The gender of nouns is one of the most irritating problems that English-speakers face in learning German. It is as bewildering for the foreigner as it is obvious for the native speaker that the table is masculine, the window is neuter, and the door is feminine. The problem appears all the more daunting to English-speakers, because although English has the same three genders as German, English grammatical gender almost always corresponds to biological or natural gender (except for a few oddities like refering to a ship as “she”). Learners are usually told to simply memorize the gender of each noun as they learn it, and this is certainly good advice. However, German does not assign gender to nouns in a totally random way, and a number of rules do exist that can make gender more managable for the foreign learner.
Problems with the rules
There are a couple of problems with using rules to manage the German gender problem. In many cases, a rule predicts the gender of a group of nouns with complete accuracy or very few exceptions, but the group is very small. It doesn’t help very much, especially at the beginning level, to know that forms of precipitation are always masculine or that one-syllable nouns beginning with kn- are nearly always masculine (but there are only 15 of them in the language). In other cases the rules express tendencies that are strong but not overwhelming. Is it worth learning that, of the 107 single-syllable nouns ending in a nasal plus another consonant, 70 per cent are masculine? Moreover, so many rules can be formulated that a beginning student trying to deal with the gender problem by learning rules would soon know more rules than nouns. Finally, no set of rules that has yet been formulated explains or predicts anything like all the nouns in the language. For a fairly large number of nouns, gender cannot be explained or predicted by rules and must simply be memorized. Nonetheless, a number of rules exist that predict gender for fairly large numbers of nouns with fairly high and sometimes perfect success rates, and they are worth learning and discussing early and throughout one’s study of German.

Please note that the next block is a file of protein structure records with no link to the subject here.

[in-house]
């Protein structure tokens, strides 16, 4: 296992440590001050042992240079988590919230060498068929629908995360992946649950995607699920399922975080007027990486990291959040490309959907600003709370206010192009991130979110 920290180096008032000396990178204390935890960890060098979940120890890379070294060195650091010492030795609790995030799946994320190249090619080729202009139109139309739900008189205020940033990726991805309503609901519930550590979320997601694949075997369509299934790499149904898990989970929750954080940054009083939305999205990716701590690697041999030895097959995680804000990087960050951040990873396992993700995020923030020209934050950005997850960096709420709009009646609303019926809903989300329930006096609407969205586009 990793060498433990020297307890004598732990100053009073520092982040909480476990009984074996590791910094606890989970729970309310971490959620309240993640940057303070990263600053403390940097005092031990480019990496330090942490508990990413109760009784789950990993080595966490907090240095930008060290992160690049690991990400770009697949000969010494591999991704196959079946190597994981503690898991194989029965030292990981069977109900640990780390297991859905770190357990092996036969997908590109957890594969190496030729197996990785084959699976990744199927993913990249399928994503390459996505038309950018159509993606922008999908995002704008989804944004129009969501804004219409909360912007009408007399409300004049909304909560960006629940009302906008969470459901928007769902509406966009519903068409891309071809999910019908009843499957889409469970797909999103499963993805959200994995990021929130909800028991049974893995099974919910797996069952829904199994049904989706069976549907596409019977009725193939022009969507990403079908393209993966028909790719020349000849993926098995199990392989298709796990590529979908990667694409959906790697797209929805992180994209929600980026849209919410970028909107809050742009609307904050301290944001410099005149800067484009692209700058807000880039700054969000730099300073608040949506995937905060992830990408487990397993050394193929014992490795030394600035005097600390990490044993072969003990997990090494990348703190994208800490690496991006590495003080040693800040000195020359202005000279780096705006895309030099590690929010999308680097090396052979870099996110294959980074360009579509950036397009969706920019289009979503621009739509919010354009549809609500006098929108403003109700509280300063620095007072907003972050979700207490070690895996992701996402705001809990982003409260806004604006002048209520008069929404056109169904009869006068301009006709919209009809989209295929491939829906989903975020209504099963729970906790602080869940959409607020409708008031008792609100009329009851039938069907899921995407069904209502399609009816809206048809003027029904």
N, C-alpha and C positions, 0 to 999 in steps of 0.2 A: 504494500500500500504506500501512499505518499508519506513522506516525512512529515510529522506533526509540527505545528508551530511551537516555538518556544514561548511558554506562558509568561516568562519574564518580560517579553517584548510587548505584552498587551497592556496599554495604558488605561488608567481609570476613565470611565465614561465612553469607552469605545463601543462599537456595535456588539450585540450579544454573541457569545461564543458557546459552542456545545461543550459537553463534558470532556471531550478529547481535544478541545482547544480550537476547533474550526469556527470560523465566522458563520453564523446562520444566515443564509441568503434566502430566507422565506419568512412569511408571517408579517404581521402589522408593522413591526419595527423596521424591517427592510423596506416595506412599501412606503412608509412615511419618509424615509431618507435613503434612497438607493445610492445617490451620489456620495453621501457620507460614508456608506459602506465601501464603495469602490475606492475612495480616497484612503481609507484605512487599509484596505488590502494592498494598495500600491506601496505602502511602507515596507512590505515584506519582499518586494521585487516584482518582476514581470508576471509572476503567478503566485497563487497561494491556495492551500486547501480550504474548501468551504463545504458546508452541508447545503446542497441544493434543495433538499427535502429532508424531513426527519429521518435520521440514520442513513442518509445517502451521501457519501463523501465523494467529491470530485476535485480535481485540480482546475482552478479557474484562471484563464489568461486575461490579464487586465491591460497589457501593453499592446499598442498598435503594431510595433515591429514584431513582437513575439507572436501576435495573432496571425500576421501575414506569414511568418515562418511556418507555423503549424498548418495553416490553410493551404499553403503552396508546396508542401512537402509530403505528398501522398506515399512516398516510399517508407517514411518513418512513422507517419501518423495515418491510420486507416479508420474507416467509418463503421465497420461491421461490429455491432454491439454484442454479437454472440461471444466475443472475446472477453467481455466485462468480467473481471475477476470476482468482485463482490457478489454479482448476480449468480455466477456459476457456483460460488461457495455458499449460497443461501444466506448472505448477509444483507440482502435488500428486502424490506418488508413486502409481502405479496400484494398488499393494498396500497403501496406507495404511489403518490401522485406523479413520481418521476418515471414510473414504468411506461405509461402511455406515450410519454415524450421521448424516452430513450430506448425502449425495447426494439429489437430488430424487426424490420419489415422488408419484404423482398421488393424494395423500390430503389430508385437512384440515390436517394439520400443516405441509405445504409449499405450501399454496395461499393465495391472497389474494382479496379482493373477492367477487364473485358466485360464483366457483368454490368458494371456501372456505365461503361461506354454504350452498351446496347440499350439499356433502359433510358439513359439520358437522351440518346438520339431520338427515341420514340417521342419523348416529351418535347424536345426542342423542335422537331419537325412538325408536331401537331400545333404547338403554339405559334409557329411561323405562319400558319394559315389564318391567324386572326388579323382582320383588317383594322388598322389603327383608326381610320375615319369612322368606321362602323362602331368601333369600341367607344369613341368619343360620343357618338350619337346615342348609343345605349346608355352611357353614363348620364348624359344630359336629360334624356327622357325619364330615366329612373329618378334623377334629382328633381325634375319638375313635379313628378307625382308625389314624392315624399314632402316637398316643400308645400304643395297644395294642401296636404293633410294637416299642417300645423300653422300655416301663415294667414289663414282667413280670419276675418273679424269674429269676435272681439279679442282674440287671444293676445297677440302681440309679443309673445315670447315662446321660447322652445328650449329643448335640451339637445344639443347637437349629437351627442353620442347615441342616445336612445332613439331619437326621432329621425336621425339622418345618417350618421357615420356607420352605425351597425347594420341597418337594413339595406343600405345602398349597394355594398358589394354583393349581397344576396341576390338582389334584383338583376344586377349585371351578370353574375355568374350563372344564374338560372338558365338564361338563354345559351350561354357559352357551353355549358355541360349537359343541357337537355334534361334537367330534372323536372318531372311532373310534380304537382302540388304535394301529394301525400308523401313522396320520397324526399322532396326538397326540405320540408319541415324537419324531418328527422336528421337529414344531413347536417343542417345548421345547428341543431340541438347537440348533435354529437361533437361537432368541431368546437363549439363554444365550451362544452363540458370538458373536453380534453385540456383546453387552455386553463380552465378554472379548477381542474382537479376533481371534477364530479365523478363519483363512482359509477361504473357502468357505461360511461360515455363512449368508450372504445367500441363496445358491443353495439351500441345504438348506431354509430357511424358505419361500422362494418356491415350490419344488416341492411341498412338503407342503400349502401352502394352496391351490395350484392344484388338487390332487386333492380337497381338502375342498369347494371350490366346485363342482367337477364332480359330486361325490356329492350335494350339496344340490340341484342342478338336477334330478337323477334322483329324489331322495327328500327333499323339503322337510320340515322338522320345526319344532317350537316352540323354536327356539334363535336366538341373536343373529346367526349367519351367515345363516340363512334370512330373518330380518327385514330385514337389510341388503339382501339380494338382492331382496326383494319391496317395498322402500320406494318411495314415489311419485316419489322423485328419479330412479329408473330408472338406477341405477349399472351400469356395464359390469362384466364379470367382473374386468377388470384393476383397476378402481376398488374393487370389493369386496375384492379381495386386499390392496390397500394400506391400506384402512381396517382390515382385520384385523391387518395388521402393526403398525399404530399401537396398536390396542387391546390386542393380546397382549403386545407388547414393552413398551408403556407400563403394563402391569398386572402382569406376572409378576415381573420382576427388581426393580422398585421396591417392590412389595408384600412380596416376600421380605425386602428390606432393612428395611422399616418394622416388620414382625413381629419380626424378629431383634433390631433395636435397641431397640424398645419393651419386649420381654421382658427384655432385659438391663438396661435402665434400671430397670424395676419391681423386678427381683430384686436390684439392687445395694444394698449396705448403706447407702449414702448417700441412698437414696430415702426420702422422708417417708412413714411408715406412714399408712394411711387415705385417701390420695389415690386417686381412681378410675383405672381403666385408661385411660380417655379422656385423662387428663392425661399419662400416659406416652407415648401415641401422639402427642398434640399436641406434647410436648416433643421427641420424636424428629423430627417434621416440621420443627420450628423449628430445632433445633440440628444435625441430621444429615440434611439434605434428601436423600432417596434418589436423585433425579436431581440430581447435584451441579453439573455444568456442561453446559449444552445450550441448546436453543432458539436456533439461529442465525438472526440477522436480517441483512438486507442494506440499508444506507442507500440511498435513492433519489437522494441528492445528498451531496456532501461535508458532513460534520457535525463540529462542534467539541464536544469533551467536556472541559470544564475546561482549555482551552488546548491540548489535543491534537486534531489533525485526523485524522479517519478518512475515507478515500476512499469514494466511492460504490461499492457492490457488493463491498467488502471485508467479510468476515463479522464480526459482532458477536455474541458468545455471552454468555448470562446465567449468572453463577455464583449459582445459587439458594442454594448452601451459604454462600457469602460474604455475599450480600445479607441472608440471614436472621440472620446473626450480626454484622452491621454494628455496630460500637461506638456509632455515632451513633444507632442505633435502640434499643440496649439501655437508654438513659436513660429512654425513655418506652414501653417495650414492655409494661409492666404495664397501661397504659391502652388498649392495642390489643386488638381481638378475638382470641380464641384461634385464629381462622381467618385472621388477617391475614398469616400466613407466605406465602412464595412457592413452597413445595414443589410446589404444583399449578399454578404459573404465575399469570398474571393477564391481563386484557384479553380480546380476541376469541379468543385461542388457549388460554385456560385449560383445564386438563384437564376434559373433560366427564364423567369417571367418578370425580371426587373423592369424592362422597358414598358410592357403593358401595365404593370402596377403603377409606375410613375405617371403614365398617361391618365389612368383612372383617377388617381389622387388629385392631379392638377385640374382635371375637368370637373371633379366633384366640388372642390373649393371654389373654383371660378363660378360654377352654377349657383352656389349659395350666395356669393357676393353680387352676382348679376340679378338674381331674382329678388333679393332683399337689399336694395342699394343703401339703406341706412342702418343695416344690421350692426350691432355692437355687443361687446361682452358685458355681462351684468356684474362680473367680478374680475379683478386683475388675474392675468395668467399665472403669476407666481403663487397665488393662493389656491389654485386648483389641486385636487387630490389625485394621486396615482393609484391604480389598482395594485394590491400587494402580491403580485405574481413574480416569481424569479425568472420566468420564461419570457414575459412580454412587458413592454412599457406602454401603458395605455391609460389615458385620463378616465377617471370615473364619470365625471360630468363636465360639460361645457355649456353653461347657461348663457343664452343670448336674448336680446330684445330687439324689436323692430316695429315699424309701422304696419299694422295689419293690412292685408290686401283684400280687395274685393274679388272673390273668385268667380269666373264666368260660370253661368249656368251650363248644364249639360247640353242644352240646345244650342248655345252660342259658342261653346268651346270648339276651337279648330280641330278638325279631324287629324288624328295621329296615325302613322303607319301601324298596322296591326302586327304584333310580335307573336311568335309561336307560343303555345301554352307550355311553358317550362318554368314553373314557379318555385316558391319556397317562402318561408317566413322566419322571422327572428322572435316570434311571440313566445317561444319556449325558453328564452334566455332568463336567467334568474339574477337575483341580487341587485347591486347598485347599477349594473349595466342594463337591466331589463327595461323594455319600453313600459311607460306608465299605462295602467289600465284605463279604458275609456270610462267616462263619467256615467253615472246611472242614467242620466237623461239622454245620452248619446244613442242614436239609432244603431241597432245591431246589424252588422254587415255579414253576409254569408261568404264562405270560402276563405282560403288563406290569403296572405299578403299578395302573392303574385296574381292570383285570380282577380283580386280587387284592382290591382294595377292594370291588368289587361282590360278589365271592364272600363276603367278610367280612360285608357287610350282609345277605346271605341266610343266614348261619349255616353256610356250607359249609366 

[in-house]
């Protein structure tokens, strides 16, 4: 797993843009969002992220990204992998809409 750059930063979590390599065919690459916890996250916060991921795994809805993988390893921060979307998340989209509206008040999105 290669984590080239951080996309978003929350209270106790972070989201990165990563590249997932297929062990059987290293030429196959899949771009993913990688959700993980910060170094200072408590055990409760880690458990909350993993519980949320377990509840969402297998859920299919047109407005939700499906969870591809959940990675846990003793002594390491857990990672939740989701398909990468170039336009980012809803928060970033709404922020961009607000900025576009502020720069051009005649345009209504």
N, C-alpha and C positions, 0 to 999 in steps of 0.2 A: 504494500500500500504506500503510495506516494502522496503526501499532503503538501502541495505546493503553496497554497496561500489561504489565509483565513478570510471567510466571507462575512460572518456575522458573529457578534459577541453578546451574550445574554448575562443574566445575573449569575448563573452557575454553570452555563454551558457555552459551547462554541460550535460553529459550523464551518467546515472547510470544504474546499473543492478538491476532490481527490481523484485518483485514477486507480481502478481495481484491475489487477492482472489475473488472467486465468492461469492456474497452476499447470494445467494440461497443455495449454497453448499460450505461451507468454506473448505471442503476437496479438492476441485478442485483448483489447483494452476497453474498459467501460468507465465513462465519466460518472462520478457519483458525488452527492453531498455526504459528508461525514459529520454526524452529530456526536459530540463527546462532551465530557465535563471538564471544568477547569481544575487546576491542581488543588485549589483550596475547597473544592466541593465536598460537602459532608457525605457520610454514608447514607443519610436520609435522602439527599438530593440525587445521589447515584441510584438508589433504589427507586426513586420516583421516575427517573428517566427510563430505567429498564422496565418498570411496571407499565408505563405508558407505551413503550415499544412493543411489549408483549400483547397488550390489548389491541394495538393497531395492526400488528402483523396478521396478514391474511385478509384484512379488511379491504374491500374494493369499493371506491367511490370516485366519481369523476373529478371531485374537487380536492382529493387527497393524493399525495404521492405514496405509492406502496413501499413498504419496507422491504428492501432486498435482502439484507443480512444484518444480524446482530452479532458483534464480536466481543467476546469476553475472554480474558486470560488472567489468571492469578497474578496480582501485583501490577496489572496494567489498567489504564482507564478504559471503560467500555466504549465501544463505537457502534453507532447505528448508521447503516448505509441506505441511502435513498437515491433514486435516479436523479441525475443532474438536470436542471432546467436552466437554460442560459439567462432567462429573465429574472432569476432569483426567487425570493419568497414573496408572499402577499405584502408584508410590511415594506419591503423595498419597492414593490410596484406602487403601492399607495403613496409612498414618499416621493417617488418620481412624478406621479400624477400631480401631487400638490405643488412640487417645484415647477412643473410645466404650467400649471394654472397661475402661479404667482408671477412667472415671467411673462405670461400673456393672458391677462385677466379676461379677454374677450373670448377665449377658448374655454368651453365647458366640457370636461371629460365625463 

Types of rules
Three basic types of gender rules can be formulated. They relate to one another in a well-defined hierarchy.
Rules related to meaning
A number of rules related to meaning may be found in grammar books. At least one is enormously important and useful;
many have high accuracy but limited scope.
Rules related to the form or sound of a word
These are rules related to the sound of a word. Some are very useful.
Morphological rules (prefixes, suffixes, etc.)
Many suffixes and some prefixes are associated very predictably with certain genders.
- The “Letztes-Glied-Prinzip” or “last segment rule.” If a noun has more than one morphological segment (that is, if it is a compound word or has one or more suffixes), the last segment determines the gender. Thus the famous compound “Vierwaldstätterseedampfschifffahrtgesellschaft” is feminine, because the suffix –schaft always makes nouns feminine.
- Rules related to meaning.
- Rules related to morphology (prefixes and suffixes).
- Phonological rules affecting the end of the word.
- Phonological rules affecting the beginning of the word.
Rules for German Gender
Rules related to meaning